Cells were plated at 1 million cells/ml in media, and then stimulated with the indicated concentrations of Human T Activator CD3/CD28 beads (Dynal) or PHA (Remel) and IL-2 (NIH AIDS Research and Reference Reagent Program). For proliferation assays, cells were resuspended at 2 million cells/ml in phosphate buffered saline (PBS) (Gibco) with 0.1% FBS. A 20 μM solution of 5(6)-Carboxyfluorescein diacetate N-succinimidyl ester (CFSE) (Sigma) in PBS with 0.1% FBS was mixed 1:1 with the cell suspension, and incubated for 15 minutes at room temperature in the dark. The labeling was stopped by adding 5 volumes of cold media and incubating on ice for 5 minutes. Cells were then stimulated with PHA and IL-2 as indicated. For cytokine production assays, T cells were first purified from total lymph node cells using the EasySep Negative Selection Mouse T Cell Isolation Kit (StemCell Tech) as directed, then stimulated as in the activation and cell survival assays.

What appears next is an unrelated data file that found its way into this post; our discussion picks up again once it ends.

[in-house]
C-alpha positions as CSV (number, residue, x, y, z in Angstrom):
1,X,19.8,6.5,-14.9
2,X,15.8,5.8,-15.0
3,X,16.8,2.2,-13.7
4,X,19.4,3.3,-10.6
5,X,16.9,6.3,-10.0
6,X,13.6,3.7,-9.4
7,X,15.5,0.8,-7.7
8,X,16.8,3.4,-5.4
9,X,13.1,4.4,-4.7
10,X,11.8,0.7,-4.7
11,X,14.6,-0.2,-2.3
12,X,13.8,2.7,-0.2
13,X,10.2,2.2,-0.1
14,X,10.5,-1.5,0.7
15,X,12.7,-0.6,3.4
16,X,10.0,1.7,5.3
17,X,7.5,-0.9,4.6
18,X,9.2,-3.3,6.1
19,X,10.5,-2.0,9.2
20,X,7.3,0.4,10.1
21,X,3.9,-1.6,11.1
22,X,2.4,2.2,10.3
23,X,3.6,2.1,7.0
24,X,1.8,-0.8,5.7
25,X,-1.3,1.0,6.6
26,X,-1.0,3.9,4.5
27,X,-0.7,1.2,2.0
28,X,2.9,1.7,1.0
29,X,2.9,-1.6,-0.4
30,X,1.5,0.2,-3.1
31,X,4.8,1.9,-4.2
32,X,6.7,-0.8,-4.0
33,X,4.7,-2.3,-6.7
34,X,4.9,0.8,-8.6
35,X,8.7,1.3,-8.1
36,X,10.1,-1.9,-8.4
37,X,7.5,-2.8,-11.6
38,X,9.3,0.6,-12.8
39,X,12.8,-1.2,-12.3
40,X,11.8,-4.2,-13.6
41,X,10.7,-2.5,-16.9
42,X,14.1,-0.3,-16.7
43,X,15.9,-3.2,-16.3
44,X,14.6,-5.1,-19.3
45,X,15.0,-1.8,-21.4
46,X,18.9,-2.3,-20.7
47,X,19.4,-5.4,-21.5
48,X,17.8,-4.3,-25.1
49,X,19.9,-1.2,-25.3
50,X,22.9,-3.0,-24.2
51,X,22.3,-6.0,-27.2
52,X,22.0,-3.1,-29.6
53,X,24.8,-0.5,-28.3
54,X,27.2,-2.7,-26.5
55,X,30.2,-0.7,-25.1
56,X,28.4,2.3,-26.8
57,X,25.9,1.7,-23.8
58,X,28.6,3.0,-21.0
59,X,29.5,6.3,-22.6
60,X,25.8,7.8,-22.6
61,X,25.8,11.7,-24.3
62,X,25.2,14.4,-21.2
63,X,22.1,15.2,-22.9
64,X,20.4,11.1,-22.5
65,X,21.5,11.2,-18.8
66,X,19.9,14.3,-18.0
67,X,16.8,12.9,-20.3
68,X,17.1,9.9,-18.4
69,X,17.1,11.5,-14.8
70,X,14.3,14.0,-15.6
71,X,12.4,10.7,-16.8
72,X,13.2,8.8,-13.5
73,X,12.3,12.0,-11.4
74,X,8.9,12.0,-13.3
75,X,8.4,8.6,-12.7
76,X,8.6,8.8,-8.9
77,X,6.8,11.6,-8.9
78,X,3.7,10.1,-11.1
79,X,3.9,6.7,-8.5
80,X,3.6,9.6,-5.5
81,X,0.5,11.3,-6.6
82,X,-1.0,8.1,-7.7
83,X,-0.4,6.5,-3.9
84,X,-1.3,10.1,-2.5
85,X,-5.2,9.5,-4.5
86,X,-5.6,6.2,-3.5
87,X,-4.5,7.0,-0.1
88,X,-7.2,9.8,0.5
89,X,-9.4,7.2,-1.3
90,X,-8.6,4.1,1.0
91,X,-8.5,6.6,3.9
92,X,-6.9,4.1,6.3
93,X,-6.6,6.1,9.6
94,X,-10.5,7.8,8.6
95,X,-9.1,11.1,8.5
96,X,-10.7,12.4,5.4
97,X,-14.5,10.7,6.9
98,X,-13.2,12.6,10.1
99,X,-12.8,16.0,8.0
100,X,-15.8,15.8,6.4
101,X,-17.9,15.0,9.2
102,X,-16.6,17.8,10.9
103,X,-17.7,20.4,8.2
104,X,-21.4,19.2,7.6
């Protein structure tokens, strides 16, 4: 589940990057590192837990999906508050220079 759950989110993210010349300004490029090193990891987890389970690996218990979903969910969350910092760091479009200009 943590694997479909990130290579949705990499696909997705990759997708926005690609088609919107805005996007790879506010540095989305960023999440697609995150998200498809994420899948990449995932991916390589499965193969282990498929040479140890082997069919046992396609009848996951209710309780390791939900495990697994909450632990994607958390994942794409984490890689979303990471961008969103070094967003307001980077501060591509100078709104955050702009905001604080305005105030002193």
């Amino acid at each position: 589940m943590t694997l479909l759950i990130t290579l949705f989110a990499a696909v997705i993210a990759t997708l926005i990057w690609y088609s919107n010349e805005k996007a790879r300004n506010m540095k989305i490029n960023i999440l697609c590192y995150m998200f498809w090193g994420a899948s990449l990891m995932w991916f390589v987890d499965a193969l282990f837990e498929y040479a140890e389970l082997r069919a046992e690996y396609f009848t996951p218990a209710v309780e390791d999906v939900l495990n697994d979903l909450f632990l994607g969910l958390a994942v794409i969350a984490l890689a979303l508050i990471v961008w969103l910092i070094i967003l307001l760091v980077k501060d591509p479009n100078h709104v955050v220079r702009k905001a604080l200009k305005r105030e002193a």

Flow cytometry

Flow cytometry data was collected on a FACS Fortessa (BD) and analyzed using FlowJo (Treestar). The following antibodies and reagents were used: LIVE/DEAD Fixable Dead Cell Stain (Invitrogen), CD3-BV421 (BioLegend), CD4-BV711 (BioLegend), CD8-BV605 (BioLegend), CD19-FITC (BD Pharmingen), CD69-PE-Cy7 (BD Pharmingen), CD25-PE-CF594, (BD Horizon), Annexin V-APC (BD Pharmingen), and propidium iodide (PI) (BD Pharmingen). For proliferation and activation assays, cells were washed once with PBS, and then incubated with LIVE/DEAD Fixable Dead Cell Stain in PBS for 30 minutes at room temperature in the dark. After washing with PBS with 1% FBS, cells were incubated with surface marker antibodies in PBS with 1% FBS for 20 minutes at room temperature in the dark. The cells were then washed and resuspended in PBS with 1% FBS, and the samples were run on the flow cytometer. For Annexin V and PI staining, cells were washed once with binding buffer (eBioscience), then incubated with Annexin V and cell surface markers in binding buffer for 15 minutes at room temperature in the dark. After washing with binding buffer, cells were resuspended in binding buffer with PI, and the samples were analyzed by flow cytometry.